The Background:

In 19 CE, Tiberius expelled the Egyptian and Jewish residents from the city of Rome. The move was effective only within the city itself, not across the Empire, and it was not a permanent measure. What was it, then, that Tiberius was trying to achieve?

The Sources:

Josephus: Jewish Antiquities, 81:

There was a certain Jew, a complete scoundrel…He enlisted three confederates…they urged her [Fulvia] to send purple and gold to the Temple in Jerusalem. They, however, took the gifts.

Tacitus: Annals, II.85:

Another debate dealt with the proscription of the Egyptian and Jewish rites, and a senatorial edict directed that 4000 descendants of enfranchised slaves, tainted with superstition and suitable in point of age, were to be shipped to Sardinia and there employed in suppressing brigandage…The rest had orders to leave Italy unless they renounced their impious ceremonial by a given date.

Suetonius: Tiberius, XXXVI:

He suppressed the foreign cults and the religions of the Egyptians and the Jews, obliging those who practised such rituals to burn their religious garments and all their paraphernalia. The young men of the Jewish people he had sent to regions where the climate was severe, ostensibly on military service. The rest of that people, and others of similar beliefs, he banished from the city...

Dio: Roman History, LVII.18.5a:

As the Jews had flocked to Rome in great numbers and were converting many of the natives to their ways, he banished most of them.

The Readings:

So, for Josephus it was a case of blanket punishment because of the behaviour of a few reprobates towards a wealthy convert to Judaism. It seems a bit of an extreme move. Josephus was writing about sixty years after the event, and he was beholden to the Flavian Imperial Family for his life. As much he defended the Jewish people and Jewish values, he also had to protect himself and show a suitable degree of deference to the rulers of Rome. He might have been trying to keep in Vespasian's and Titus' good books.

If Tacitus had lived today, he would have read the Daily Mail. He was a staunch defender of all things Roman; if Rome were in trouble, then it was the fault of the disintegration of Roman moral values and the influences of outsiders. Importantly, he mentioned that it would have been citizens — 'descendants of enfranchised slaves' — who were shipped off to Sardinia on military service. A citizen could not be expelled unless they were sentenced to exile after trial; Tiberius and the Senate were taking advantage of a legal loophole to rid the city of a group of citizens. But if they relinquished their beliefs, then they were allowed to stay. Tacitus' implication was that Rome needed to be protected from pernicious 'outside' influences.

Suetonius, like Tacitus, implied that Rome felt threatened by some 'alien' influence. If these 'outsiders' were prepared to acknowledge themselves as 'Roman', then they would have been allowed to stay. Again, though, because citizens were involved, they had to be banished under the pretext of military service.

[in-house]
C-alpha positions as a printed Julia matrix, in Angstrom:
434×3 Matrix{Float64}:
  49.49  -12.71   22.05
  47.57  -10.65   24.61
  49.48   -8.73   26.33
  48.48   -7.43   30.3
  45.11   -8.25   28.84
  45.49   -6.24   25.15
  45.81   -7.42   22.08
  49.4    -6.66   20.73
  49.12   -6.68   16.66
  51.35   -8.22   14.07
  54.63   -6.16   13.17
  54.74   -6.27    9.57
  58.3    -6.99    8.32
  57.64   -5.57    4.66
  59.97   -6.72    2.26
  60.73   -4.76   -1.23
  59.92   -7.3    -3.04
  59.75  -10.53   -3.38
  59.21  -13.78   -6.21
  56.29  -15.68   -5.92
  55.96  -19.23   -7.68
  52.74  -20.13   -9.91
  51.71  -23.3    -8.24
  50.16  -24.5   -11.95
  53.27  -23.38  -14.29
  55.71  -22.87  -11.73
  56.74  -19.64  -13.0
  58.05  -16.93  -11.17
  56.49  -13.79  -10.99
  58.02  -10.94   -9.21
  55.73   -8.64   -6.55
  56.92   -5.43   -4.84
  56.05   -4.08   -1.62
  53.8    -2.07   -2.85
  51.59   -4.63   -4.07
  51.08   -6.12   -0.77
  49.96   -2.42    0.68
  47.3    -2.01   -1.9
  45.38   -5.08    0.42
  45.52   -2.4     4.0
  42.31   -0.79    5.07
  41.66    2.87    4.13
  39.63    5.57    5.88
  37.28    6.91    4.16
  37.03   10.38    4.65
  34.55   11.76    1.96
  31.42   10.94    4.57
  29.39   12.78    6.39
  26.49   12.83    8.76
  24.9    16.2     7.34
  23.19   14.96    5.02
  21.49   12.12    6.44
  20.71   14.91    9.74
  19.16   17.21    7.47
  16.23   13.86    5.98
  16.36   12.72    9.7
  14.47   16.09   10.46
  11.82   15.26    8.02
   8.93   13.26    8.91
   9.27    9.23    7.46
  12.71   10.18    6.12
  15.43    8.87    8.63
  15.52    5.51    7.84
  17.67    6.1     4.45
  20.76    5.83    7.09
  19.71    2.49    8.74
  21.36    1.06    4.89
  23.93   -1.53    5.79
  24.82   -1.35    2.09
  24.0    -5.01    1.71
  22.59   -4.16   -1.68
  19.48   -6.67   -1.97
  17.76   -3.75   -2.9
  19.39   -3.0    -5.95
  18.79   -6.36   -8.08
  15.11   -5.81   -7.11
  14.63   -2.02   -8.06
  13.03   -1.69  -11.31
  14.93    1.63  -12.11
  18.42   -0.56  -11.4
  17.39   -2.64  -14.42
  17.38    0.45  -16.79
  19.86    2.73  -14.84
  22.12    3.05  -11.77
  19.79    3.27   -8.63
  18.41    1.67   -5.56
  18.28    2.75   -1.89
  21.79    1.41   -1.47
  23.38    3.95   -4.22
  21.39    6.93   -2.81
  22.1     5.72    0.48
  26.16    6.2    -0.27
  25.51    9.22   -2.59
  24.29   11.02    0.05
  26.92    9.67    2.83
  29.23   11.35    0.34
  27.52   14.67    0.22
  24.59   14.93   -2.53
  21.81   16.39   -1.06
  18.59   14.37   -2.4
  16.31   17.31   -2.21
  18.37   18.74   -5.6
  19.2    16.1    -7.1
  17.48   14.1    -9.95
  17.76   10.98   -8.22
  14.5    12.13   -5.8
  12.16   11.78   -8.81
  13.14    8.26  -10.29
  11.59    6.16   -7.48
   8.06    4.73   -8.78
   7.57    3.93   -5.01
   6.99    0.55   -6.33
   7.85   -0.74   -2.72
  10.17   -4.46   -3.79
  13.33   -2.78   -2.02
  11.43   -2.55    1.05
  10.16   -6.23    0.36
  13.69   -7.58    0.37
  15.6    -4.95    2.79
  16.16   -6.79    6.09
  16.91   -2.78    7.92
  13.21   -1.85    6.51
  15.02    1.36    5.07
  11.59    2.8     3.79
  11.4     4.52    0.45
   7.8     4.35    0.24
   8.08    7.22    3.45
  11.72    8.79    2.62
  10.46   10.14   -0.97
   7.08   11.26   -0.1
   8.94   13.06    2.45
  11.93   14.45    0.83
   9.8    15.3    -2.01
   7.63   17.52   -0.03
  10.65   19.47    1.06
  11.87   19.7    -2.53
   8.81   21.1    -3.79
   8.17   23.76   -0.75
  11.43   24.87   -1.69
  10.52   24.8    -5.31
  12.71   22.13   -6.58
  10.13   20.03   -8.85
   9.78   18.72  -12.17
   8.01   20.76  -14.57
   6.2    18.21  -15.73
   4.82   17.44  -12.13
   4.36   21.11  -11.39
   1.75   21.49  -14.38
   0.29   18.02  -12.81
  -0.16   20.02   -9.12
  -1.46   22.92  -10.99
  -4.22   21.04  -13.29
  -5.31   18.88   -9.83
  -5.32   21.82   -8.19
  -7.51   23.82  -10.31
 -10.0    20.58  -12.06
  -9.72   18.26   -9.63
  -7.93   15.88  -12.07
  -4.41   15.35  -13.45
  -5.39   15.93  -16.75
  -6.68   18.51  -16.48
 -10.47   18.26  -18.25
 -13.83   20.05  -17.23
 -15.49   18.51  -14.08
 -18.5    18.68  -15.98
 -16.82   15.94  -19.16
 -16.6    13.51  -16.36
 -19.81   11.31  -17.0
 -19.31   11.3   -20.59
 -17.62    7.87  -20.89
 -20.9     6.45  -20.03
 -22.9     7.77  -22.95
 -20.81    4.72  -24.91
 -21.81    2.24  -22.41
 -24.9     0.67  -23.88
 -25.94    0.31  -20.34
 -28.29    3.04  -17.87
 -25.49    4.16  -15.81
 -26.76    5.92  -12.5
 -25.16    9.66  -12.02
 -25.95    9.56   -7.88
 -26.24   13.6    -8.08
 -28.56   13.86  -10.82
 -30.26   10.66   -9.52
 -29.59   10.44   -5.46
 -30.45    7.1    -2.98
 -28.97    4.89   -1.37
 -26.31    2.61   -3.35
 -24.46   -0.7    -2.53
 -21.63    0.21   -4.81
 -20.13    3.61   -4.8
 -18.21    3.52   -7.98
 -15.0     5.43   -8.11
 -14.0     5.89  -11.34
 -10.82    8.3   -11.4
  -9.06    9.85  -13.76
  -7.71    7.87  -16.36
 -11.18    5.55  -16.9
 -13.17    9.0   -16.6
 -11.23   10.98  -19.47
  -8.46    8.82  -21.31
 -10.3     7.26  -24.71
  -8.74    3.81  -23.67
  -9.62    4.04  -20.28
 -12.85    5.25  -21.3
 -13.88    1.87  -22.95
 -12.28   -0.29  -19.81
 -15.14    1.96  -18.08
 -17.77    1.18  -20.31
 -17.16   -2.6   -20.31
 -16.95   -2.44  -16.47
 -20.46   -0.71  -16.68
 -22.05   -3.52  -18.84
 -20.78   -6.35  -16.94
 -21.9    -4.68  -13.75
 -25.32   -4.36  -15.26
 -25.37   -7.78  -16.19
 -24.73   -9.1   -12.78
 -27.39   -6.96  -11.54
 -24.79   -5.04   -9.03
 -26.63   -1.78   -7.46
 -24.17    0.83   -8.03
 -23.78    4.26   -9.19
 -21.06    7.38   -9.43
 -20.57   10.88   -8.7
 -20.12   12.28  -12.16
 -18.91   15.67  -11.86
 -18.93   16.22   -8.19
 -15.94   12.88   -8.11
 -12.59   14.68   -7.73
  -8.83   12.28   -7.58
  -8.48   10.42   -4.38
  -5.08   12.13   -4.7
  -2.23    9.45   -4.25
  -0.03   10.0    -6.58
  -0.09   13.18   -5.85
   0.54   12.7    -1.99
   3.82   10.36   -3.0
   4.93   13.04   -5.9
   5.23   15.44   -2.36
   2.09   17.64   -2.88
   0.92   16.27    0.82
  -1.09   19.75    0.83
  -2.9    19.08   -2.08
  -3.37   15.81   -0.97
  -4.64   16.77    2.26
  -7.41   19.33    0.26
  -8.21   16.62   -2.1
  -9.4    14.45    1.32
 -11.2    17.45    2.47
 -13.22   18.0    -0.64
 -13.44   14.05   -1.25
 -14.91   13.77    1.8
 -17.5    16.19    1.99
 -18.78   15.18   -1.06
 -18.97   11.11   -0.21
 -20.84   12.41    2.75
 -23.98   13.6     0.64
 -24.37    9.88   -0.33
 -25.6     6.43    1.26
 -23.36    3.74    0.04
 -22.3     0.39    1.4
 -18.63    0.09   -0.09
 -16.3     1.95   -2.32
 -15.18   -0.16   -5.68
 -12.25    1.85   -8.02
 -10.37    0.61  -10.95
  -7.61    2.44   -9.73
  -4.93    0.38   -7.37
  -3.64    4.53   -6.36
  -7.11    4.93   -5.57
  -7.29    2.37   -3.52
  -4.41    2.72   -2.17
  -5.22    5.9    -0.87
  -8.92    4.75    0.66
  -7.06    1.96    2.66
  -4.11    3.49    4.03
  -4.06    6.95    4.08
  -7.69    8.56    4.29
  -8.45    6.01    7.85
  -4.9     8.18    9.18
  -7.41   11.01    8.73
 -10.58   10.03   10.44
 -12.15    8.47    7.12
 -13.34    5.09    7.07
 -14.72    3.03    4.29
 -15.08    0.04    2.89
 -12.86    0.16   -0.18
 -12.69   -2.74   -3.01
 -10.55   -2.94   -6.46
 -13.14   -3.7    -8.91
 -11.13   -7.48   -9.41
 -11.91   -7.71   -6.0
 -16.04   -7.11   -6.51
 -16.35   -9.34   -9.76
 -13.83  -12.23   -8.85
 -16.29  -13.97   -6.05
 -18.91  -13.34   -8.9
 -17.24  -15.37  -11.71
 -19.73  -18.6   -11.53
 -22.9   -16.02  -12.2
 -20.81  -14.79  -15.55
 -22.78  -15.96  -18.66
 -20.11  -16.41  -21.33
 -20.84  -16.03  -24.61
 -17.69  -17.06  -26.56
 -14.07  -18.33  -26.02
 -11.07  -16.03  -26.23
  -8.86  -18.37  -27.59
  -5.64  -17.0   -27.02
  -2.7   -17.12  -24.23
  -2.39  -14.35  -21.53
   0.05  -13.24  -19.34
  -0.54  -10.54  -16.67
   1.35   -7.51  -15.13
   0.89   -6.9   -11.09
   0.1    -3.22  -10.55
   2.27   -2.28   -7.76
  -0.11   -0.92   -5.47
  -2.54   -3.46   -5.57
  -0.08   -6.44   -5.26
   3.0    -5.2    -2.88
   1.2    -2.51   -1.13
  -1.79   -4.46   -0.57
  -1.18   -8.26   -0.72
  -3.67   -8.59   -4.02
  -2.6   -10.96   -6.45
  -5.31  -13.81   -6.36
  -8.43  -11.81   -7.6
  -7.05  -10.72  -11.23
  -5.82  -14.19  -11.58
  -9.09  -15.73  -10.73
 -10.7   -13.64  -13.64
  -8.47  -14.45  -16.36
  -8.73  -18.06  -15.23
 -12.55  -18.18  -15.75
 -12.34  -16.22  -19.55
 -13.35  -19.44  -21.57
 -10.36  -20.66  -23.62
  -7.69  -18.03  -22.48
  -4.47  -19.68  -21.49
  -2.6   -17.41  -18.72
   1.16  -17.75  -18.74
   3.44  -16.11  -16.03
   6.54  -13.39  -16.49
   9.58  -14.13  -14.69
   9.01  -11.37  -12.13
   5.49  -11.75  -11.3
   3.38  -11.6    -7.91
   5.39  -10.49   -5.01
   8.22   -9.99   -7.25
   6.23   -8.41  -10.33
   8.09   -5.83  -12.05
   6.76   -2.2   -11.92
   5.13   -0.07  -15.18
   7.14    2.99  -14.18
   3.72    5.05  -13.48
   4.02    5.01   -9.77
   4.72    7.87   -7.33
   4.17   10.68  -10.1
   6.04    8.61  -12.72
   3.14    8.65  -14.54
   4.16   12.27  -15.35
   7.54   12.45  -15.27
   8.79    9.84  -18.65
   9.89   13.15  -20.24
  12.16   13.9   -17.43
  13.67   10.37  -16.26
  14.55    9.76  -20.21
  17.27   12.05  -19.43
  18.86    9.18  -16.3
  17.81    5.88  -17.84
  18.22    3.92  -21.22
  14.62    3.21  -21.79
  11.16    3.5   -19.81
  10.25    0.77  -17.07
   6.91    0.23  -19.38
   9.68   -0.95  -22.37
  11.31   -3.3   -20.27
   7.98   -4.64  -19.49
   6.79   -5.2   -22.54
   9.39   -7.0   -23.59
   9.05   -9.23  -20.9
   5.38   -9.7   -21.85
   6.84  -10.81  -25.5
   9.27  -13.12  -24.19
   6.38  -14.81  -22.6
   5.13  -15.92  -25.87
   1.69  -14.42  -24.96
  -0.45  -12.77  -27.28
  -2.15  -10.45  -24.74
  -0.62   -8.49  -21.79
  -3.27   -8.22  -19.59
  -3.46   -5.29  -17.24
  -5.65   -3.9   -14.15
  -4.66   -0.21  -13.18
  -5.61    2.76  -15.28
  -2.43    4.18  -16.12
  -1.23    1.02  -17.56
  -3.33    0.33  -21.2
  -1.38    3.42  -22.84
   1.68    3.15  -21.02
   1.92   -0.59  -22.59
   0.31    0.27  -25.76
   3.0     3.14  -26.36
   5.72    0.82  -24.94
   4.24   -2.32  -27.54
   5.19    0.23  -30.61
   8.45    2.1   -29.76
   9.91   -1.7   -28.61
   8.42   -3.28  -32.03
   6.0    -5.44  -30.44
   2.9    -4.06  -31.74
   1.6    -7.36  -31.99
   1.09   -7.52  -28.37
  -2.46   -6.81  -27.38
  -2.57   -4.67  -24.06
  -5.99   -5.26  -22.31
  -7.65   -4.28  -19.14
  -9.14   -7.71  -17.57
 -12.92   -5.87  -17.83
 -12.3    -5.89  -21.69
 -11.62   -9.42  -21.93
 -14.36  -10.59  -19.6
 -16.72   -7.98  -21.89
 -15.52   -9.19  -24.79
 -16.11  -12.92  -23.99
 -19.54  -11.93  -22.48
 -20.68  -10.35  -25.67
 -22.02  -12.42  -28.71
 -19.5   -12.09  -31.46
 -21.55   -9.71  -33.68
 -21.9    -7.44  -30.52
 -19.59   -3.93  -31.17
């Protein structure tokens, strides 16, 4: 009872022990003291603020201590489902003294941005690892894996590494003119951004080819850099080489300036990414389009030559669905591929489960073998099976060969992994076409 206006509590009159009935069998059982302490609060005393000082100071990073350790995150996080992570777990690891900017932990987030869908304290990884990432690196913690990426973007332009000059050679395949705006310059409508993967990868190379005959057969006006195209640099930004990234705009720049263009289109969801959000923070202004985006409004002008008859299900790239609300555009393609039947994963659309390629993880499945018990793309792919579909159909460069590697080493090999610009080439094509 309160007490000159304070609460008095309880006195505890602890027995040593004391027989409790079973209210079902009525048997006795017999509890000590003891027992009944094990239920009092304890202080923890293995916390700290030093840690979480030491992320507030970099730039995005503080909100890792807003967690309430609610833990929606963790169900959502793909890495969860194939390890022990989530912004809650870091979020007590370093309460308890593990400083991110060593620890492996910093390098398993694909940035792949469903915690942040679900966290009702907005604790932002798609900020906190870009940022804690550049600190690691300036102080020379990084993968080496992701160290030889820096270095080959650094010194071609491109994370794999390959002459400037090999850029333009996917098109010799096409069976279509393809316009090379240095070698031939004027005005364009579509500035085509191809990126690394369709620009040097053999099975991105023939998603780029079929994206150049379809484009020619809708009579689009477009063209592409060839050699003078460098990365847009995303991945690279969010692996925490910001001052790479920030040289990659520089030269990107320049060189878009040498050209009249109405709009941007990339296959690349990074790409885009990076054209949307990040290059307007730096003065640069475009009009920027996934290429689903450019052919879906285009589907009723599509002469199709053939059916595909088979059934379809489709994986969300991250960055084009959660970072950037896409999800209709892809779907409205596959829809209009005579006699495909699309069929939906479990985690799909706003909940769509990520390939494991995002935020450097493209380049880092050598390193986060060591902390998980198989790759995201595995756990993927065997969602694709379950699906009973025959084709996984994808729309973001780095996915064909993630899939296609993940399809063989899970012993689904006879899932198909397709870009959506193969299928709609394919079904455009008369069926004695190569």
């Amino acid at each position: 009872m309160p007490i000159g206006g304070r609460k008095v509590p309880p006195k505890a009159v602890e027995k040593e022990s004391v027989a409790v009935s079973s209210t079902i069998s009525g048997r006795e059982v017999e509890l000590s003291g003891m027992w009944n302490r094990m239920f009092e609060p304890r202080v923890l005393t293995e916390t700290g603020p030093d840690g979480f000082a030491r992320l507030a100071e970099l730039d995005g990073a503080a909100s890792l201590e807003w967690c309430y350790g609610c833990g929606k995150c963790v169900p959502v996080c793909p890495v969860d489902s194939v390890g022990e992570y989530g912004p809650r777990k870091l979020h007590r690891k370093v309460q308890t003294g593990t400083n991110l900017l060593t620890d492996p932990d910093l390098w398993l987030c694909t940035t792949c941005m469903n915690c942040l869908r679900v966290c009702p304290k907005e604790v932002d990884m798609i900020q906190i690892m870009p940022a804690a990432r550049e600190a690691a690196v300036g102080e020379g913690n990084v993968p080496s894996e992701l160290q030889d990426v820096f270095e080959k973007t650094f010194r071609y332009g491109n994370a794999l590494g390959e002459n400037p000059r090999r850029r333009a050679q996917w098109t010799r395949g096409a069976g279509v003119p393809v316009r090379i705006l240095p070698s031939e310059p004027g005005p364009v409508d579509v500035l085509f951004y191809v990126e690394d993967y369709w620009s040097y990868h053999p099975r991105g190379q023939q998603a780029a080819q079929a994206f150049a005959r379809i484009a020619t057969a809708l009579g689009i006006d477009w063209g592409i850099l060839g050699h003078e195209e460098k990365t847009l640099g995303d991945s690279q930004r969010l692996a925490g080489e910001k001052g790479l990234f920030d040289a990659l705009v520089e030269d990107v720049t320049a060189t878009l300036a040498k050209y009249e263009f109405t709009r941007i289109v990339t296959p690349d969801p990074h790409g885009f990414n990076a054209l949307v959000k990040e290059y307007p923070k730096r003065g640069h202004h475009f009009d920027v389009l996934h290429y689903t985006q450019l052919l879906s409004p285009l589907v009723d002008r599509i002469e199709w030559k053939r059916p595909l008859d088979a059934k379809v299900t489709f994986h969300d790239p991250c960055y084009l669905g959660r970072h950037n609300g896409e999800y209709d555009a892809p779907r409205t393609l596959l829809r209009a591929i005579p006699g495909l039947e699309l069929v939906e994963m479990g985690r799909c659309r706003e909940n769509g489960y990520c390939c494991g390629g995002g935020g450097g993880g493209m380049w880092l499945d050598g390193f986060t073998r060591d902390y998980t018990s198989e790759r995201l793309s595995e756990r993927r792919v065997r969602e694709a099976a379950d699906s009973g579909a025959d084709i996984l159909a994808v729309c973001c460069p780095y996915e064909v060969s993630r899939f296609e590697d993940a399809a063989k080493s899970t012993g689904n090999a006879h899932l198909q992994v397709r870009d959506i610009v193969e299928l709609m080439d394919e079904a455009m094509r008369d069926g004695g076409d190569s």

The picture presented by Dio is rather different; he gives proselytism as the reason for expulsion. It certainly fits with the idea of outside pressure being placed on Rome, but he was writing 200 years after the event: can he really be trusted? Moreover, at the time that Dio was writing, there was extensive Christian proselytising taking place. It would not have been unthinkable for him to associate Christian mission to Christianity's Jewish roots. Essentially, was he projecting his present onto the past?

The Conclusion:

What is clear from the sources is that the move was expedient. It was not permanent, and it was hastily enforced. If Tiberius had felt that Rome was being seriously and consistently pressurised by outsiders, then he would have conducted a far more thorough and consistent expulsion. The most likely explanation is that Rome was suffering from some kind of unrest; there are suggestions of a food shortage, or that Germanicus' death upset the population. By banishing a large group of people it could both relieve the pressure on the food supply and make it look as if the State was taking remedial action against perceived troublemakers. Like much of Roman policy, it was a pragmatic solution to a temporary problem. The expelled populations soon returned, that is if they actually left at all in any great numbers.

Based on chapter 5 of my dissertation: Inside-out: Racism and the Early Imperial Roman Cultural Ideal


  • Dio: Roman History, trans. E Cary (Harvard, 1914-1927).
  • Josephus: Jewish Antiquities, trans. L Feldman (London, 1969).
  • Suetonius: Tiberius, trans. C Edwards (Oxford, 2000).
  • Tacitus: Annals, trans. J Jackson (London, 1943).

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